Post-World War II Teacher Shortage Led to the First Woman Faculty Member at Stevens
In the century between Stevens’ founding and the 1971 arrival of the first female students, the story of Stevens was decidedly male-focused. But the first to break the gender barrier wasn’t a student. That honor belongs to an unassuming physics teacher, and she broke it well before 1971.
She could be considered an accidental pioneer. With a tendency simply to do what had to be done — and that included escaping Nazi Germany as a teenager — Emmi Hauser Fischl became the first female faculty member at Stevens in 1947. It would be another 24 years before the first female students enrolled at the university.
Stevens administrators at the time explained that the post-war increase in undergraduate enrollment had created a teacher shortage, necessitating the hiring of qualified women. Fischl was indeed qualified. Her Stevens interviewer is said to have remarked, “You know, we never had a woman before, but if you are okay with it — so are we.” She needed a job, and she was quite okay with it. Independent, straightforward and practical, Fischl never made a big deal out of being Stevens’ first woman faculty member, nor of working in the male-dominated fields of physics and — later — computer science.
Her specialty was X-ray diffraction. Once asked why she chose physics as a field of study and career path, she responded, “because I like it.”
Fischl (née Hauser) was born in 1920. She fled the Nazis in 1939 at age 17, coming to the U.S. to live with cousins in Chicago. She overcame economic hardship, and went to Illinois College for undergraduate study and Pennsylvania State University for a master’s degree. She paid for her education with scholarships and jobs.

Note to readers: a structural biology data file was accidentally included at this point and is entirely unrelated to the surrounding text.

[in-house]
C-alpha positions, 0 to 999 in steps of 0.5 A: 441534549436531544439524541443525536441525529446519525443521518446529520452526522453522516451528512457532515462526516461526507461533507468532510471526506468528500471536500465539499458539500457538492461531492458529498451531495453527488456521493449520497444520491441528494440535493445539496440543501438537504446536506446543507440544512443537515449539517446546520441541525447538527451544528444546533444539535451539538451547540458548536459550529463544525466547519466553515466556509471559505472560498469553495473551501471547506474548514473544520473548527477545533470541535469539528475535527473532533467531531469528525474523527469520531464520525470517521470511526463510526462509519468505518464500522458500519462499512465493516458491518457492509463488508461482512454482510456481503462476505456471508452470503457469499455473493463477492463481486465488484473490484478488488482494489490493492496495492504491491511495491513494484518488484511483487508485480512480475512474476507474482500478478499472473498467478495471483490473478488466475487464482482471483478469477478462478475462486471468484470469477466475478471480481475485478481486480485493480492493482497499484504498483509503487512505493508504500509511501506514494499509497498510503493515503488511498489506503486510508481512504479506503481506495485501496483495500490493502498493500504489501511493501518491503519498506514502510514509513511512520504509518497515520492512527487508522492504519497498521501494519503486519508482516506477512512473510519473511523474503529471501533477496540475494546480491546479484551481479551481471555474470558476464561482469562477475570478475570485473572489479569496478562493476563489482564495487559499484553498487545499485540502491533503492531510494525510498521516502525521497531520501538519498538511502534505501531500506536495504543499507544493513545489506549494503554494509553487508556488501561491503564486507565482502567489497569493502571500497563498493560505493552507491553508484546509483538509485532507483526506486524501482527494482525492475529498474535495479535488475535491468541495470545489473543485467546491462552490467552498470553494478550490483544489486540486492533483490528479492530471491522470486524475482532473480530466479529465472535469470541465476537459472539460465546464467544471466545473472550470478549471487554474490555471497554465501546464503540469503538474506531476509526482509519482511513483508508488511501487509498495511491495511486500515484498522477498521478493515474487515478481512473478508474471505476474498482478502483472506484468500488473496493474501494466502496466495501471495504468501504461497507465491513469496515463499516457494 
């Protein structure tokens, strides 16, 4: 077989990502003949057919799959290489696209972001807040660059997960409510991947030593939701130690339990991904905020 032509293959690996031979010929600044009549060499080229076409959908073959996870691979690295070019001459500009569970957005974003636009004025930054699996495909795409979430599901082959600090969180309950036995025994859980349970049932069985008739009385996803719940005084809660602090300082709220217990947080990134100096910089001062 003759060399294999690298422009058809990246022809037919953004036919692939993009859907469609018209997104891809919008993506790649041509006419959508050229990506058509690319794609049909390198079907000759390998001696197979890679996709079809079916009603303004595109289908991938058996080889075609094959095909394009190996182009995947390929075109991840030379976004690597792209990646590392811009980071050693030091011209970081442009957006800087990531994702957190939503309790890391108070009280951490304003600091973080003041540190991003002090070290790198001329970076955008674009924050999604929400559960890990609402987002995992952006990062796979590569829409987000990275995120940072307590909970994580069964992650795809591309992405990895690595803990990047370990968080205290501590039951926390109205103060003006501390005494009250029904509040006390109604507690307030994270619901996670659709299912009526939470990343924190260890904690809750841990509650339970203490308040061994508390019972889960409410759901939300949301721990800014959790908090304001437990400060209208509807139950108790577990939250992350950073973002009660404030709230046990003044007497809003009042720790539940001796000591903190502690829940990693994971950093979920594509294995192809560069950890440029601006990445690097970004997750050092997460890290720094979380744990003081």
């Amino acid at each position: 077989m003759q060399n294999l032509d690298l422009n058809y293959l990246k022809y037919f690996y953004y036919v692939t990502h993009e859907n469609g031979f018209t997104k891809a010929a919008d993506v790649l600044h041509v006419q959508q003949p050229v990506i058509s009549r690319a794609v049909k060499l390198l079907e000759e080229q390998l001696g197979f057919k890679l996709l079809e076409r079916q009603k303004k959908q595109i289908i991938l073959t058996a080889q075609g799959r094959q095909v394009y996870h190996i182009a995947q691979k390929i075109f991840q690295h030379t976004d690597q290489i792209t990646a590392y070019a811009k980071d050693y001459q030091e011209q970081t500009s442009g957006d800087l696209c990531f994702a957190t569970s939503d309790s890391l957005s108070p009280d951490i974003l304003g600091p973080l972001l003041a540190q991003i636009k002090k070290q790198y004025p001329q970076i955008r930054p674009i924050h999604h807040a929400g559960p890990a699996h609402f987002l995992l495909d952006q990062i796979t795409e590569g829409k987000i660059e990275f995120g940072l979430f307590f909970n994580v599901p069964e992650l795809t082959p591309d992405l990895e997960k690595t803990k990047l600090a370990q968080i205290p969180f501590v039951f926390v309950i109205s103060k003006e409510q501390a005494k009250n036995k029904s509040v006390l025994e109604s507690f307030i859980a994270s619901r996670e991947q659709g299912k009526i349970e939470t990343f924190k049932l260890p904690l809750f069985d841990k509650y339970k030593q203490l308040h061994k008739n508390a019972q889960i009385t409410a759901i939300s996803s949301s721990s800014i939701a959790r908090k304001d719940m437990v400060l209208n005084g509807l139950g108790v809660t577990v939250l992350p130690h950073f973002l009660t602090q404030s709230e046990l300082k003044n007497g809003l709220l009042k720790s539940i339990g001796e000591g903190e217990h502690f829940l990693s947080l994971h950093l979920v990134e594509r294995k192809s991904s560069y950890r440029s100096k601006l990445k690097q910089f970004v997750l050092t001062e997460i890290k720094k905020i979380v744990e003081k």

While at Penn State, she taught math part-time to freshman boys, undeterred by gender, or the fact they were close to her in age. Also while there, she met her husband, Fred Fischl, a doctoral student from the former Czechoslovakia, and after they both became U.S. citizens in 1945, they married in 1946, moving to Newark, New Jersey. Fred Fischl went to work for Standard Oil after getting his Ph.D.
When Fischl began her career at Stevens, local newspapers weren't sure what to make of her new role at a male-dominated institution, featuring a photo of her in the kitchen, rather than the lab. An article described her as “a soft voiced, pretty young woman” and commented that her male students had better “tend strictly to their Bunsen burners.” As she had so many times in her life, Fischl defied expectations and taught at Stevens for several years until the birth of her first child.
Two more children followed the first, and Fischl started a business in her home, translating technical articles. She took classes to become a substitute teacher so she would have the same schedule as her children. She later studied computer programming and became a Fortran programmer, which she continued until retirement.
Now age 97, Fischl lives in Fort Myers, Florida. She passed on her love of science and math to her daughter, Jacky, who became an engineer. At Stevens, she broke barriers and helped set in motion women's access to Stevens.